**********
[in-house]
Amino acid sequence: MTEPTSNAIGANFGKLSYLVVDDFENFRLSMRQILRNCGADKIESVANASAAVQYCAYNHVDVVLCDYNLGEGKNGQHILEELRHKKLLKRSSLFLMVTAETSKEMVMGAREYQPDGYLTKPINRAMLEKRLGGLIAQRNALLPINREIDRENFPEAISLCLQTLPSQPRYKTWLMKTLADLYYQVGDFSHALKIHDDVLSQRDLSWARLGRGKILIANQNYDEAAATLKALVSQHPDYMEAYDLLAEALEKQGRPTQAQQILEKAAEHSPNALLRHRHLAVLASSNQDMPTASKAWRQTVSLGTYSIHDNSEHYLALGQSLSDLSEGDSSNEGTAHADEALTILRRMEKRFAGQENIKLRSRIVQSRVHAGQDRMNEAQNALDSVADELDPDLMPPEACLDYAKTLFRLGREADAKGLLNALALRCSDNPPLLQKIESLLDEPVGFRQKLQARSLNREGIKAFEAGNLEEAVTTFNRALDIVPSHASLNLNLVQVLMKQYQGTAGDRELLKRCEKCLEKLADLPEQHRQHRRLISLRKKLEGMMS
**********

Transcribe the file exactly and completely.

[in-house]
Amino acid sequence: MTEPTSNAIGANFGKLSYLVVDDFENFRLSMRQILRNCGADKIESVANASAAVQYCAYNHVDVVLCDYNLGEGKNGQHILEELRHKKLLKRSSLFLMVTAETSKEMVMGAREYQPDGYLTKPINRAMLEKRLGGLIAQRNALLPINREIDRENFPEAISLCLQTLPSQPRYKTWLMKTLADLYYQVGDFSHALKIHDDVLSQRDLSWARLGRGKILIANQNYDEAAATLKALVSQHPDYMEAYDLLAEALEKQGRPTQAQQILEKAAEHSPNALLRHRHLAVLASSNQDMPTASKAWRQTVSLGTYSIHDNSEHYLALGQSLSDLSEGDSSNEGTAHADEALTILRRMEKRFAGQENIKLRSRIVQSRVHAGQDRMNEAQNALDSVADELDPDLMPPEACLDYAKTLFRLGREADAKGLLNALALRCSDNPPLLQKIESLLDEPVGFRQKLQARSLNREGIKAFEAGNLEEAVTTFNRALDIVPSHASLNLNLVQVLMKQYQGTAGDRELLKRCEKCLEKLADLPEQHRQHRRLISLRKKLEGMMS